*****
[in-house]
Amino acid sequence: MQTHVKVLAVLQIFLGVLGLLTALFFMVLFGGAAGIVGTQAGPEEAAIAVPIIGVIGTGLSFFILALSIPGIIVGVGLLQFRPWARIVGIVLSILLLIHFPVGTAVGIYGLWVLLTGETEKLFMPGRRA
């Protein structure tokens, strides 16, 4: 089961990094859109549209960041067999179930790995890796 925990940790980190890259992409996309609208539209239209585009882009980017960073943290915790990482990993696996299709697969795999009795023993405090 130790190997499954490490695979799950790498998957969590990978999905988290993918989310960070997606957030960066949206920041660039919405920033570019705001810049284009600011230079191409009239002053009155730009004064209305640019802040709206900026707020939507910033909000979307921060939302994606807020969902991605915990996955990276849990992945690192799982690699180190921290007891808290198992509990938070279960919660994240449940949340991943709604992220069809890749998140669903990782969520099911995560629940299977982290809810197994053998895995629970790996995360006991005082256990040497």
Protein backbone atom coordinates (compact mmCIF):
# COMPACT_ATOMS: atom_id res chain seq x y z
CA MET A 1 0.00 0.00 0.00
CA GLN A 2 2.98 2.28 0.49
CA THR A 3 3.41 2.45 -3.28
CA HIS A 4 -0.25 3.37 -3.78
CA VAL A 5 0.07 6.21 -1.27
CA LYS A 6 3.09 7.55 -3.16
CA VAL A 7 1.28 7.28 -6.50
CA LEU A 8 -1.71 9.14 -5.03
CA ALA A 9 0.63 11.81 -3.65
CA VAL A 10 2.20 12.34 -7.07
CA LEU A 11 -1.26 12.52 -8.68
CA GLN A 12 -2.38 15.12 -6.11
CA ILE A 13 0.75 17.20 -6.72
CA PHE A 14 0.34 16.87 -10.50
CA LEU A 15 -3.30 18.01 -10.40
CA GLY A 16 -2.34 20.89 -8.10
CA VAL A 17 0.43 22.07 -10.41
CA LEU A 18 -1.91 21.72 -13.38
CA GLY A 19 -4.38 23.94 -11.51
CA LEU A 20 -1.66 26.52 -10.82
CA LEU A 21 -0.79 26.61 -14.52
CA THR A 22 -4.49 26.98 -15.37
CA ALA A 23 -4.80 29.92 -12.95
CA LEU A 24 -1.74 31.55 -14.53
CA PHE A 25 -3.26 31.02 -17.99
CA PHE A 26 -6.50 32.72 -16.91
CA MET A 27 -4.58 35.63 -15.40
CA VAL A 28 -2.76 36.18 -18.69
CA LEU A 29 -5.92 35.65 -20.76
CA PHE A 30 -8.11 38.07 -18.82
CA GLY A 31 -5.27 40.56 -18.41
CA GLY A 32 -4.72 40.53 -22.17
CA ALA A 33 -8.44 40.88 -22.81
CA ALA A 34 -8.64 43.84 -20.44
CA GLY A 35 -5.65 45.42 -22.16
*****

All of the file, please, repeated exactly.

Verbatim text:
[in-house]
Amino acid sequence: MQTHVKVLAVLQIFLGVLGLLTALFFMVLFGGAAGIVGTQAGPEEAAIAVPIIGVIGTGLSFFILALSIPGIIVGVGLLQFRPWARIVGIVLSILLLIHFPVGTAVGIYGLWVLLTGETEKLFMPGRRA
């Protein structure tokens, strides 16, 4: 089961990094859109549209960041067999179930790995890796 925990940790980190890259992409996309609208539209239209585009882009980017960073943290915790990482990993696996299709697969795999009795023993405090 130790190997499954490490695979799950790498998957969590990978999905988290993918989310960070997606957030960066949206920041660039919405920033570019705001810049284009600011230079191409009239002053009155730009004064209305640019802040709206900026707020939507910033909000979307921060939302994606807020969902991605915990996955990276849990992945690192799982690699180190921290007891808290198992509990938070279960919660994240449940949340991943709604992220069809890749998140669903990782969520099911995560629940299977982290809810197994053998895995629970790996995360006991005082256990040497």
Protein backbone atom coordinates (compact mmCIF):
# COMPACT_ATOMS: atom_id res chain seq x y z
CA MET A 1 0.00 0.00 0.00
CA GLN A 2 2.98 2.28 0.49
CA THR A 3 3.41 2.45 -3.28
CA HIS A 4 -0.25 3.37 -3.78
CA VAL A 5 0.07 6.21 -1.27
CA LYS A 6 3.09 7.55 -3.16
CA VAL A 7 1.28 7.28 -6.50
CA LEU A 8 -1.71 9.14 -5.03
CA ALA A 9 0.63 11.81 -3.65
CA VAL A 10 2.20 12.34 -7.07
CA LEU A 11 -1.26 12.52 -8.68
CA GLN A 12 -2.38 15.12 -6.11
CA ILE A 13 0.75 17.20 -6.72
CA PHE A 14 0.34 16.87 -10.50
CA LEU A 15 -3.30 18.01 -10.40
CA GLY A 16 -2.34 20.89 -8.10
CA VAL A 17 0.43 22.07 -10.41
CA LEU A 18 -1.91 21.72 -13.38
CA GLY A 19 -4.38 23.94 -11.51
CA LEU A 20 -1.66 26.52 -10.82
CA LEU A 21 -0.79 26.61 -14.52
CA THR A 22 -4.49 26.98 -15.37
CA ALA A 23 -4.80 29.92 -12.95
CA LEU A 24 -1.74 31.55 -14.53
CA PHE A 25 -3.26 31.02 -17.99
CA PHE A 26 -6.50 32.72 -16.91
CA MET A 27 -4.58 35.63 -15.40
CA VAL A 28 -2.76 36.18 -18.69
CA LEU A 29 -5.92 35.65 -20.76
CA PHE A 30 -8.11 38.07 -18.82
CA GLY A 31 -5.27 40.56 -18.41
CA GLY A 32 -4.72 40.53 -22.17
CA ALA A 33 -8.44 40.88 -22.81
CA ALA A 34 -8.64 43.84 -20.44
CA GLY A 35 -5.65 45.42 -22.16